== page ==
Anyway, as one who shouted from the rooftop last season for the manager to be shown the door after a catalogue of embarrassments in league and cup football, its nice for me to look at the current run of results and be able to credit the man for our position today.  We may be only eighth in the League but five points from the top is Boys Own stuff in comparison to recent seasons!

If a decent start can be built upon then a relegation battle will be the last thing to occupy us this winter.  And yes, that also puts paid to calls for the gaffers head.

In boxing parlance, Ill put it this way  Walters come off the ropes after a sluggish round or three and come back fighting when the likes of me had him pronounced dead.  Well, nine games into the season, and you can almost name the teams who are going to be involved in a battle for survival this year.  We are not one of those teams, thankfully.  Oh, granted, we could yet nosedive and find ourselves embroiled in the annual dogfight - but that seems highly unlikely at the minute.

If you believe, as I do, that a manager lives or dies by his results then, taking the good with the bad, youve no choice but to offer credit where due.  Yes, weve won when not playing as well as wed like.  But weve also lost when playing some decent stuff at times.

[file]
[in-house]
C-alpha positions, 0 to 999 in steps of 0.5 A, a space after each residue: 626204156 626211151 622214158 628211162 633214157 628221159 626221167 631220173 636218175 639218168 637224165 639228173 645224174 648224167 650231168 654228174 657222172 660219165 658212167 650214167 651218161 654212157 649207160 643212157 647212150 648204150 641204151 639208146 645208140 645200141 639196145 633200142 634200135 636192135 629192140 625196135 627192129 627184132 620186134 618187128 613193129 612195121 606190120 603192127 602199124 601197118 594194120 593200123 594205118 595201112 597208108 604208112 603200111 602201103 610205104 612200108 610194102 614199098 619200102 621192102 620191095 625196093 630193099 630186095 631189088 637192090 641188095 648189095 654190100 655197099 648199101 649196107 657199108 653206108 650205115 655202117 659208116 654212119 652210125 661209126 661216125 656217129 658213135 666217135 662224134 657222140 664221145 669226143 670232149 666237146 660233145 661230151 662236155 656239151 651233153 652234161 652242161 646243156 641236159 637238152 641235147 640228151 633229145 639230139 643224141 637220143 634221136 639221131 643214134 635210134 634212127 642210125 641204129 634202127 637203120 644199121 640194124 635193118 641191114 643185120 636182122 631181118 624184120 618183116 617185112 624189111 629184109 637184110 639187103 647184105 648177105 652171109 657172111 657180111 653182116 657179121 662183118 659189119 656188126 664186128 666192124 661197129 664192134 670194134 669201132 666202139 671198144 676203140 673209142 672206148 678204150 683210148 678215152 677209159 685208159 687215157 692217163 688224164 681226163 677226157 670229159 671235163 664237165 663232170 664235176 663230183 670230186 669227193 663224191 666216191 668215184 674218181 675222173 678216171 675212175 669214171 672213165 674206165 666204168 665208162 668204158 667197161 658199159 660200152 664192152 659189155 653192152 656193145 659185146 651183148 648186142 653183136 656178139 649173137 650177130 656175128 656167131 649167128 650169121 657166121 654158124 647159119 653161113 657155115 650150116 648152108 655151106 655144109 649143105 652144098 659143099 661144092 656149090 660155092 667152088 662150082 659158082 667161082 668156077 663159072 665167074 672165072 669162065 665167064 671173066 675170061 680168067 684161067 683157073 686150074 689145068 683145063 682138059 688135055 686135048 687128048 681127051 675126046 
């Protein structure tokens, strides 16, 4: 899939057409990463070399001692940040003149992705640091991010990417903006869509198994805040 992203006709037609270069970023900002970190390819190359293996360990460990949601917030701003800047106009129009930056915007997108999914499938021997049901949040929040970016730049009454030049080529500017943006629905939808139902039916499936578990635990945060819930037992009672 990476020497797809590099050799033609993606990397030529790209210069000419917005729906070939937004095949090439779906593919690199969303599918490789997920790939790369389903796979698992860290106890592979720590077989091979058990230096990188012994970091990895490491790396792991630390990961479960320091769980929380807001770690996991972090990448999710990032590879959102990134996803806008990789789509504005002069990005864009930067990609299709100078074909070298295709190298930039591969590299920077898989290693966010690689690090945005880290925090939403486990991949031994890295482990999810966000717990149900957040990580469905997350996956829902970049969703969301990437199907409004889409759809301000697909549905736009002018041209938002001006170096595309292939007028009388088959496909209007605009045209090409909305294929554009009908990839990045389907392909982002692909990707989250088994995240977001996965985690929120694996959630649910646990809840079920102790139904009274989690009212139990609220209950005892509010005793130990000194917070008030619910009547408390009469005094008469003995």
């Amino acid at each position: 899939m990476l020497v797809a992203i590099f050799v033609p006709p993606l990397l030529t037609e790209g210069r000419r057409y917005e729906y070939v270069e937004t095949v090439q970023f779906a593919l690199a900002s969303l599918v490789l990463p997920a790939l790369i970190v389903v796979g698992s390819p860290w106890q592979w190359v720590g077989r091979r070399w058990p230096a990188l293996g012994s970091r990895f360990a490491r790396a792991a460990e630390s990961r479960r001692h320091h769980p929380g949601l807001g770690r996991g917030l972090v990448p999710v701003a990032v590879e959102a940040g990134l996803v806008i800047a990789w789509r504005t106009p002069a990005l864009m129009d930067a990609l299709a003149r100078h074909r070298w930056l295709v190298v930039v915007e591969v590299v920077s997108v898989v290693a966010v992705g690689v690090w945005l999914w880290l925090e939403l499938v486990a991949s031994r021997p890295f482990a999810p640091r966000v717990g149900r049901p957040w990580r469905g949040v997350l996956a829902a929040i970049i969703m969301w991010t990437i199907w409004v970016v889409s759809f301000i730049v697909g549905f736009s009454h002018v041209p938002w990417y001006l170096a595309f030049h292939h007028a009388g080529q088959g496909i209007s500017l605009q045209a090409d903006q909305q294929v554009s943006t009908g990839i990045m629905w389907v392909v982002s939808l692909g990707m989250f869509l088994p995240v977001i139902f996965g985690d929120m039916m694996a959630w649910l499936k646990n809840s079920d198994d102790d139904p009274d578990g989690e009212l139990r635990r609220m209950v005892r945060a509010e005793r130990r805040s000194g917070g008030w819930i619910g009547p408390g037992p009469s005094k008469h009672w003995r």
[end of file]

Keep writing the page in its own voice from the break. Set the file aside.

Cest la vie!

Losing both Michael Ball and Francis Jeffers was a bitter blow this summer.  If we are to believe the line, the bank called the shots and demanded the cash.  But Walter may have succeeded in replacing Jeffers with a gem.  Since finally shaking off his hamstring injury, Tomasz Radzinski looks to be the main man in the side the one to link midfield with attack and give opponents something to think about.  If he maintains his present run of fitness and form it wont be long before he becomes a star.

I prefer his partnership with Kevin Campbell.  Campbell may well be firing blanks right now but you have to at least get into those positions to miss.  That partnership will not be so profligate in front of goal before long.  So let's get off Campbells back, hell come good.  Again.